Old warhorse leading the charge
Winston Peters is one of New Zealand's great political survivors. He entered Parliament as National MP for Hunua in 1978, lost that seat in 1981, came back for National in Tauranga in 1984 and held it first for National, then from 1993 for NZ First, the party he set up.
A list MP from 2005-08, he was out of Parliament from 2008 until 2011, when NZ First confounded the pundits to come back with 6.8 per cent of the party vote, giving it eight seats. He's not done yet, he told Bill Moore on a recent visit to Nelson.
After 35 years in politics NZ First leader Winston Peters is showing every sign that he's ready for another campaign.
"There's a lot going on. I'm seriously motivated," he says.
For a man who is known for tackling the media, Mr Peters was both genial and forthcoming in Nelson yesterday, after he had given a speech on Thursday night to the Nelson branch of the New Zealand Institute of International Affairs.
Immaculate at 10.30am in a dark blue double-breasted suit, blue and red tie with matching handkerchief in his top pocket and sporting a new-looking haircut, the smokey-voiced 68-year-old looks fit, trim and surprisingly youthful, the deep lines that show up on television not so evident in person.
He laughs when this is mentioned.
"My advice to everybody is, if you have a seriously good diet, and watch your diet, it's the most important thing about being healthy. And I have had one of those. Since the 6th of June 1980 I don't eat dessert, cakes and sweets and all that stuff - if I do it's an absolute rarity."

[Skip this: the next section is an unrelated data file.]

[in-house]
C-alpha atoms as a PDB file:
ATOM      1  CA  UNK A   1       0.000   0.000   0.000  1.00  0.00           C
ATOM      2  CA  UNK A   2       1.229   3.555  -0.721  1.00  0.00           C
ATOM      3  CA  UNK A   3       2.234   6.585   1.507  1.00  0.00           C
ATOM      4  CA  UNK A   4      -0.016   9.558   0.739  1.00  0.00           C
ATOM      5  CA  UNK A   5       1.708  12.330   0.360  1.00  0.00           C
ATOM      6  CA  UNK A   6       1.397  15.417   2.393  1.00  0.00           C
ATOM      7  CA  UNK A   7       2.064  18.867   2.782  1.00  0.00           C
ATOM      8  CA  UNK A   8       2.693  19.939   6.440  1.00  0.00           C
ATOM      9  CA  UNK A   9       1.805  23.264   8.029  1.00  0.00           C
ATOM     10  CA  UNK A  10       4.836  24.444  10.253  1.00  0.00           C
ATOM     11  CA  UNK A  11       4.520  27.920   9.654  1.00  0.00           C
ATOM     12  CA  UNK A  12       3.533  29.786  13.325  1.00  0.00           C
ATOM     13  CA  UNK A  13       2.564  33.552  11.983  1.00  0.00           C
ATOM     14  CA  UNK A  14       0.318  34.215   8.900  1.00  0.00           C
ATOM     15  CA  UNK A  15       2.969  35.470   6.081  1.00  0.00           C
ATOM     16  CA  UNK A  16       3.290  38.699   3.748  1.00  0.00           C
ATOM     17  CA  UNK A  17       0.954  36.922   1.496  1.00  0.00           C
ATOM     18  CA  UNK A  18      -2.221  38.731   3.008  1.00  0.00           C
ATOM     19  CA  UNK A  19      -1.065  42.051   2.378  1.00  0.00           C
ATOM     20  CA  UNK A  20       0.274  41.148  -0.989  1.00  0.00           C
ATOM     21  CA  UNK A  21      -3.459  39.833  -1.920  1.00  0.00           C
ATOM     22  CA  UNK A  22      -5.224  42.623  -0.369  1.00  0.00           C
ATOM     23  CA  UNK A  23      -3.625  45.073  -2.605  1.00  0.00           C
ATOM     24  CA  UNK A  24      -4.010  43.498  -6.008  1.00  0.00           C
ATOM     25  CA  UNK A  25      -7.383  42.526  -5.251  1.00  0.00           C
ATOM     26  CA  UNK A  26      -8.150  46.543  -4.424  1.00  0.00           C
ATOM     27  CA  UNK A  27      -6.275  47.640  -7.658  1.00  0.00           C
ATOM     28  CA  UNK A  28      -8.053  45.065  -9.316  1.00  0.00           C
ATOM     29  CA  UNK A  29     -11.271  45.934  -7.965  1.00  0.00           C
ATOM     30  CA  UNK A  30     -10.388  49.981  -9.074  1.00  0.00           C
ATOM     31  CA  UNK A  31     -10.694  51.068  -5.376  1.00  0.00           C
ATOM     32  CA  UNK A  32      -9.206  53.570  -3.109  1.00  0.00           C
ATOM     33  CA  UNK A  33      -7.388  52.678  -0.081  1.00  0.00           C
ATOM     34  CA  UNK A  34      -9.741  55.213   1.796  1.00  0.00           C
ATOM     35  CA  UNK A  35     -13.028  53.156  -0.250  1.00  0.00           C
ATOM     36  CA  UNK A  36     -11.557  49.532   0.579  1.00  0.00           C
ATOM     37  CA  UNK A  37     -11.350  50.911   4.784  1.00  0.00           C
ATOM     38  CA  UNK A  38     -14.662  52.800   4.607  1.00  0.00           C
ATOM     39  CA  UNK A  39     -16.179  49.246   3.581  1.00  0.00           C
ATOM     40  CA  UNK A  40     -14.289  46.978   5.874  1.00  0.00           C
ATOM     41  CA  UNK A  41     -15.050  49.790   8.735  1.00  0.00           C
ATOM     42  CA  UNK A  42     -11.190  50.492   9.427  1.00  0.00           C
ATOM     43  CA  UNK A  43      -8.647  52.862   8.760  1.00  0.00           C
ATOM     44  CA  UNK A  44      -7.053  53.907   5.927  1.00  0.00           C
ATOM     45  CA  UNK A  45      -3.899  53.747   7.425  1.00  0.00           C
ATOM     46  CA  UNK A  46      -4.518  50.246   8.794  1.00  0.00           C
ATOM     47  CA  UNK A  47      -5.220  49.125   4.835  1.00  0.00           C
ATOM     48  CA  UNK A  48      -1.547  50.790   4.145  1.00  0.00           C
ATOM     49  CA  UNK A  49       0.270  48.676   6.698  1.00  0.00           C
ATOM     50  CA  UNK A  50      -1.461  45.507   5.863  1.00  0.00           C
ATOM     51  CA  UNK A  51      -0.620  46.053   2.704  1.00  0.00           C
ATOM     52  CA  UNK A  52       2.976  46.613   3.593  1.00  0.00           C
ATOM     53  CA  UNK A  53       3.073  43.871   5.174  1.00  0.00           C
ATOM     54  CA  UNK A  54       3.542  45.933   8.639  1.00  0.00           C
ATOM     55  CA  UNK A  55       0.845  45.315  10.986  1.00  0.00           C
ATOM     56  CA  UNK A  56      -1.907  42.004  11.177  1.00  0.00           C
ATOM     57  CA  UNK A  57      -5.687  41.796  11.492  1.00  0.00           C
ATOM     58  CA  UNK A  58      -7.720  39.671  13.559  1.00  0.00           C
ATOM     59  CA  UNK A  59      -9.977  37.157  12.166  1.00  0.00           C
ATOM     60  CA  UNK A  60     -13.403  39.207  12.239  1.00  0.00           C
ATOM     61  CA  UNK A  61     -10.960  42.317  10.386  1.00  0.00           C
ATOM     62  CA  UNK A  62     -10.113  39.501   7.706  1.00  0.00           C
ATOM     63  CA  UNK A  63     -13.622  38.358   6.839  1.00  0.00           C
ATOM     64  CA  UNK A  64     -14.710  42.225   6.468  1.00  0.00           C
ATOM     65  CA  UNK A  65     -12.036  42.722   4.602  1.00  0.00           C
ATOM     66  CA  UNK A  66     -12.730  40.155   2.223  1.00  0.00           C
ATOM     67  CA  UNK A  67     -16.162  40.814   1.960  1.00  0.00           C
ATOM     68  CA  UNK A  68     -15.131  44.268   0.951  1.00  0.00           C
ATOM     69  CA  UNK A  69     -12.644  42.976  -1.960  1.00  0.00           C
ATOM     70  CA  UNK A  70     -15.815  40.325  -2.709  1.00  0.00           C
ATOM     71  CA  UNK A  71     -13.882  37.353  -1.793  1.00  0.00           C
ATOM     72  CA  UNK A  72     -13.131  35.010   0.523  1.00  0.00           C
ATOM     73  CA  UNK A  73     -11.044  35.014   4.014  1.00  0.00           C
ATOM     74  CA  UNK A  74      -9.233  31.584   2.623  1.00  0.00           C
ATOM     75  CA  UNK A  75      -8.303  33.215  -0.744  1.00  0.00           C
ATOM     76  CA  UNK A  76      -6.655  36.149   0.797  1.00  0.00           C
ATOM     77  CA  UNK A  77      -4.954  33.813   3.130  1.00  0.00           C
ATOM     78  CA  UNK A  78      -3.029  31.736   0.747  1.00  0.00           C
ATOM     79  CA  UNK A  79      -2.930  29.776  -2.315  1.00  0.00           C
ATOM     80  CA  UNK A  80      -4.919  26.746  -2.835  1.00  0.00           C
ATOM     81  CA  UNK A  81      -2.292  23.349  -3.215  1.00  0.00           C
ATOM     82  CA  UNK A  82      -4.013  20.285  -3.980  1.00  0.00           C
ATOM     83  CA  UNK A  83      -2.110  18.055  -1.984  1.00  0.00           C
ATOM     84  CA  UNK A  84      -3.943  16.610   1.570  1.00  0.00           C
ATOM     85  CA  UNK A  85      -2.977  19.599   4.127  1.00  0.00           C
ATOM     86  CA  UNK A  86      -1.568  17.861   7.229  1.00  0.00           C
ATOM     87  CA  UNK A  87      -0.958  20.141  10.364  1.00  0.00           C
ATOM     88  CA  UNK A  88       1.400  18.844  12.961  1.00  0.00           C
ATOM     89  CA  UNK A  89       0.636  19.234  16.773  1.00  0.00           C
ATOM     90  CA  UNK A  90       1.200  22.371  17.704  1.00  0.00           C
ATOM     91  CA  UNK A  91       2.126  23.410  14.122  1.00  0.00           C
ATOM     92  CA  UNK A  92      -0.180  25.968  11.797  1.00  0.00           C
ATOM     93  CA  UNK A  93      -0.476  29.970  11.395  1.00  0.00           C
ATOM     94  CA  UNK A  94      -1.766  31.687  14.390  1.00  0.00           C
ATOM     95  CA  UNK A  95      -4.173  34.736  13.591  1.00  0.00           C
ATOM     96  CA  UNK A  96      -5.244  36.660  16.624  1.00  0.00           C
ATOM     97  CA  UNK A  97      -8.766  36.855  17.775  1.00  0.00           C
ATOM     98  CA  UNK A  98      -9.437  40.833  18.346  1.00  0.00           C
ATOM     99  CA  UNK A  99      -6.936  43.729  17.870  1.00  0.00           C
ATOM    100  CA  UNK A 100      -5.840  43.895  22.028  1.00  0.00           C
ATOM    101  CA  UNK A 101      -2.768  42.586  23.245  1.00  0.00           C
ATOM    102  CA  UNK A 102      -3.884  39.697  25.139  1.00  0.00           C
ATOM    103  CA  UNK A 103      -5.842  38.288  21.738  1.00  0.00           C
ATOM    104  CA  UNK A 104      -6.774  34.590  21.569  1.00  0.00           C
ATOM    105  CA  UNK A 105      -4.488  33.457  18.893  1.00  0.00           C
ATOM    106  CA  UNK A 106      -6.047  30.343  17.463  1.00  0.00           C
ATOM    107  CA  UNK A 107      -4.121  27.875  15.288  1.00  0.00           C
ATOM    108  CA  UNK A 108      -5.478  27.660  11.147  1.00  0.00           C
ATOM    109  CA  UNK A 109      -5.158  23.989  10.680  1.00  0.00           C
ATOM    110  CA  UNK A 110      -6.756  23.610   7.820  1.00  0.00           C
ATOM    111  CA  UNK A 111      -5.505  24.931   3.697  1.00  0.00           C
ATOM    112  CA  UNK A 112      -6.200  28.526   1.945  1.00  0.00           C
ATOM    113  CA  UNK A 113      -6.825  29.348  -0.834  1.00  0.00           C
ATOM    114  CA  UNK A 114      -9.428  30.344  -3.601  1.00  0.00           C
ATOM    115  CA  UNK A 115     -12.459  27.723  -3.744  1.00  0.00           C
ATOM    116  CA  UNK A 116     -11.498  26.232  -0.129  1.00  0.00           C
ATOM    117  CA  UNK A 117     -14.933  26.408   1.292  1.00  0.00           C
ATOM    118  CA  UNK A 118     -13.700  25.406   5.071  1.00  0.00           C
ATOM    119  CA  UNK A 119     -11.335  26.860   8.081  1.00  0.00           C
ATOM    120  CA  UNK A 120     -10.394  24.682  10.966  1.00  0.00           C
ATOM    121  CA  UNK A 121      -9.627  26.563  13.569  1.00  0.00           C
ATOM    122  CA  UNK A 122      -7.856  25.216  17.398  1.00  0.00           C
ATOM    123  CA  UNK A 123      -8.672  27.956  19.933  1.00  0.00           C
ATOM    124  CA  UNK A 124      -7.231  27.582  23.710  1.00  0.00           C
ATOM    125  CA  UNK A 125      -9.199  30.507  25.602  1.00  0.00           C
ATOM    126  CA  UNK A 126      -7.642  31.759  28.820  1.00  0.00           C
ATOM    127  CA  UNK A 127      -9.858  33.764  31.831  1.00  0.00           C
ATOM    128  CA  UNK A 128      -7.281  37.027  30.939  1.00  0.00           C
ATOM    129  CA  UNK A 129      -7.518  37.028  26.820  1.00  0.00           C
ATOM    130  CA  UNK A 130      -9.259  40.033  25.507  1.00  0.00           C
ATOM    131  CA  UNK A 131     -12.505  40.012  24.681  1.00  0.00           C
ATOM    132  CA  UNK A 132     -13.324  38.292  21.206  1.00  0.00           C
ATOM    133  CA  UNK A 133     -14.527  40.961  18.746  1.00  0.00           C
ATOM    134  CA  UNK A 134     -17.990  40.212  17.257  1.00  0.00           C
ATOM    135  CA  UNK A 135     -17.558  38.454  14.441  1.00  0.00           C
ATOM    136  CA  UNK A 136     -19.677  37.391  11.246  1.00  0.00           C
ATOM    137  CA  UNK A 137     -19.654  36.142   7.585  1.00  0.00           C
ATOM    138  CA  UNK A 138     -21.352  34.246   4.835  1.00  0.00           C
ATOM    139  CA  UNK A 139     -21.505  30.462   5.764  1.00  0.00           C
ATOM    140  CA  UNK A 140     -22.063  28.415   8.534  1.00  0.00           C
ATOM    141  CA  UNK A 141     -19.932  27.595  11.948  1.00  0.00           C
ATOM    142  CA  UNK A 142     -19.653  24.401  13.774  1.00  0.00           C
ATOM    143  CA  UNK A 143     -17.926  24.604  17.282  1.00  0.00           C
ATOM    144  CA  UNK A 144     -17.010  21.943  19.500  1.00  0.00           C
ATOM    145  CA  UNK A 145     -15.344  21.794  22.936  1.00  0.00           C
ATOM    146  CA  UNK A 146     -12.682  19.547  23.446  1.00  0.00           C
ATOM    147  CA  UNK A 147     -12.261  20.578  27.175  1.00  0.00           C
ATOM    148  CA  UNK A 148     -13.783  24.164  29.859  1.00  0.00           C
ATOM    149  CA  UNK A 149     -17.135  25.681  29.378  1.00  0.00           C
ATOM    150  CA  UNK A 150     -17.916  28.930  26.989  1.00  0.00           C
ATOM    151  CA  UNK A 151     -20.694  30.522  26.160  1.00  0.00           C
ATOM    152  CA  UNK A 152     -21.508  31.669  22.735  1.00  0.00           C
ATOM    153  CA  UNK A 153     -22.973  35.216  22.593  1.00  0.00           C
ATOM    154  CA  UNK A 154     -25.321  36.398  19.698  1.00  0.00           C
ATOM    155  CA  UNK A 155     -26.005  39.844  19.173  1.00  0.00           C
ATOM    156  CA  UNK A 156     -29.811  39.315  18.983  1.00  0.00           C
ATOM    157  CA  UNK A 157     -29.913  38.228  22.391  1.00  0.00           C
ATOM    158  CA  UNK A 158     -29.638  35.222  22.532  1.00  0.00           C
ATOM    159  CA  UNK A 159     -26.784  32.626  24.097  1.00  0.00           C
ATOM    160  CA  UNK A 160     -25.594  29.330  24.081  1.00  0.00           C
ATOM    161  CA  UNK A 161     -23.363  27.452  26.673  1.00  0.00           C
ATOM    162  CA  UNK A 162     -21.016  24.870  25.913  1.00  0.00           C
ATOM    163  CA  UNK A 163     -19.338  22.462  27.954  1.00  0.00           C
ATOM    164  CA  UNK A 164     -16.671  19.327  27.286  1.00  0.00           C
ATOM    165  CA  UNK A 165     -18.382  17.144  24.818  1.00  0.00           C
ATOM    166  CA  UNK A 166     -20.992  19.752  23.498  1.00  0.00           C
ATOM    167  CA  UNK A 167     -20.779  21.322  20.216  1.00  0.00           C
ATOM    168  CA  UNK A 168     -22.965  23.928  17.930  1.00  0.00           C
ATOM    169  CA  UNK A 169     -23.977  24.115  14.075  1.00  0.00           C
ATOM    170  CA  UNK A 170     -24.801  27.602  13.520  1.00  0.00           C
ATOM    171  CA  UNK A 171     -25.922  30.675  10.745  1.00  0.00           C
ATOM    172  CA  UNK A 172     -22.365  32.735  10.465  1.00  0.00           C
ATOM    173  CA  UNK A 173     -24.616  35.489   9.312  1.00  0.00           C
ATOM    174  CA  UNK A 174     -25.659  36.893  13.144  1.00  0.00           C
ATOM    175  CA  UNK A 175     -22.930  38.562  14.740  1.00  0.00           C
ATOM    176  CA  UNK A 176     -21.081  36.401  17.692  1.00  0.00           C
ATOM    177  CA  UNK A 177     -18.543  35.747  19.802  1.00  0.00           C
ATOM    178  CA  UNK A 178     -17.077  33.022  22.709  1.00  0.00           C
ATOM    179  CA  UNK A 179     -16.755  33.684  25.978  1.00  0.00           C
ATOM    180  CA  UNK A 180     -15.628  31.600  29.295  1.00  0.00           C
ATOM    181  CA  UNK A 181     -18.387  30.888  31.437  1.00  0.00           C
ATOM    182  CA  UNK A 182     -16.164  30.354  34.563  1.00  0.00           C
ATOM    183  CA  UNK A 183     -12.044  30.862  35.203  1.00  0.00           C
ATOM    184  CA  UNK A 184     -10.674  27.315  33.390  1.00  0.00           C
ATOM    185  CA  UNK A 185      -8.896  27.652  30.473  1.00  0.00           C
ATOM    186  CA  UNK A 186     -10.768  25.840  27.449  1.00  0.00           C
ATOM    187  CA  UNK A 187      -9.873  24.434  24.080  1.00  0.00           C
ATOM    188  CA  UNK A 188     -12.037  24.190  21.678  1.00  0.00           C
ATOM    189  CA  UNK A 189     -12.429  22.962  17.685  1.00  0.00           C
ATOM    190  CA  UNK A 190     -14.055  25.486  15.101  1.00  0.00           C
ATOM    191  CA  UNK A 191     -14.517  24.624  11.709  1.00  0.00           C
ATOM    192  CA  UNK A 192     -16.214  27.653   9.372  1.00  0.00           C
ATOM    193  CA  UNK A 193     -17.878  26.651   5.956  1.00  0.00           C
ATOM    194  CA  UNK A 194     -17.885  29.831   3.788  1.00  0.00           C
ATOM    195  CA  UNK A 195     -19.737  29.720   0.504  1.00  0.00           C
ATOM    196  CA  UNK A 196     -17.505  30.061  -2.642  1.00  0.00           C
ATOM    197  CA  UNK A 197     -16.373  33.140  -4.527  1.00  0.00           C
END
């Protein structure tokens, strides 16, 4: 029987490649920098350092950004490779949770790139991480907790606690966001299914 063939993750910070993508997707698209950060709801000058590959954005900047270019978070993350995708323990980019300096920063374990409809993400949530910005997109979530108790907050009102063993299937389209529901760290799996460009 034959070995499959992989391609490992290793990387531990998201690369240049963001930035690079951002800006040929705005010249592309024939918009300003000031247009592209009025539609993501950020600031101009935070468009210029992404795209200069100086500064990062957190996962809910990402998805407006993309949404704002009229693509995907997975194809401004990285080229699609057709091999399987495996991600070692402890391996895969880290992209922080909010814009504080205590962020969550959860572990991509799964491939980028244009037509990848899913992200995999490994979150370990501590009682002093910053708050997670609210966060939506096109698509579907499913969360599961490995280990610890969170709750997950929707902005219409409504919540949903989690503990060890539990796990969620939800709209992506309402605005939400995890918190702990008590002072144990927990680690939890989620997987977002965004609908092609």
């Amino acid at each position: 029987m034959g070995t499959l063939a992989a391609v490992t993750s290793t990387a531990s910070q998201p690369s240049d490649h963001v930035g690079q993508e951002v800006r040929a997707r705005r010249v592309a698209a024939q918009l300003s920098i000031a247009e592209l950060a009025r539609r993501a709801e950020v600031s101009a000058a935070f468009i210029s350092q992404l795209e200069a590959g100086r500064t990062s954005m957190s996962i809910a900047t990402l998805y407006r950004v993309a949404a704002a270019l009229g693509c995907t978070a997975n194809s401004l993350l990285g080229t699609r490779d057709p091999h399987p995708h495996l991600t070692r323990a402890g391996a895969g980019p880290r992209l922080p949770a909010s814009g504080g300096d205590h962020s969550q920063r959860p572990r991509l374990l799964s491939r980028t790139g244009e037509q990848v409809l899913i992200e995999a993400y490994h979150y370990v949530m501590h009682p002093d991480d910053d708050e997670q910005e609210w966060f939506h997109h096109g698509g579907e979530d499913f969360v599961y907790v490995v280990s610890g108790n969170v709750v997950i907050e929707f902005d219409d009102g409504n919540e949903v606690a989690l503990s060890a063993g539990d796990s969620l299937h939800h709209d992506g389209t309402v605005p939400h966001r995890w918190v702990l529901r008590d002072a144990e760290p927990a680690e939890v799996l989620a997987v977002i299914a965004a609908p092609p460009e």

The fact that he's smoking a Dunhill cigarette at an outside table at the Rutherford Hotel while saying so doesn't seem to register.
Think of Mr Peters in many a TV clip over 30 years and words like combative, prickly, tricky and even wily might come to mind. In person yesterday there was none of that. No attempt to duck a question, steer the interview or lecture the reporter. No needle, and lots of the trademark grin.
Known for picking up political speed when an election is in sight, he says he's feeling energised, still finds his job fascinating and that his message is as strong as ever.
The way New Zealand has handled globalisation has been "100 per cent wrong", he says. It has failed to extract value in the way that countries like Singapore and Norway have done, instead falling prey to "some great international idea where accidentally you might get some benefit".
"That's what I think has happened to New Zealand. We're accidentally getting some benefit but if you look at our exports, our level of debt, our wealth creation, our dependence on foreign money, there's a lot wrong with our economic structure that we could have done better.
"I suppose when you've lived through that as a politician, you stay in the game because you think that one day soon you could possibly correct some of that.
"That's why I am for New Zealand banking, New Zealand insurance companies and New Zealand savings schemes, and for an export dollar that is much lower than it is now, because it will help exports and help the provinces."
He says the provinces are providing New Zealand's lifeblood and when it's pointed out that various National politicians have been saying just that in Nelson recently, responds: "They're discovering that lesson somewhat the same way as Columbus discovered America, purely by damned accident. Now we're getting close to an election they're starting to say it - but it's not reflected in their actions and their policies."
Mr Peters can keep this sort of thing up apparently effortlessly, never searching for words - and, given his track record, being surprisingly supportive of journalists.
He says since the 1980s he's been saying that investigative journalism in New Zealand has been starved of resources and support to the point where it has been "almost stifled out of existence".
"There'd be only one politician who has constantly kept that message up, about not the quality of journalists but the lack of quality of the environment that they're meant to be working in.
"To do their job properly and to be the watchdog for the public they need resources, and I'm saying to the Fairfaxes of this world, and others, don't rip the eyes out of this country's Fourth Estate."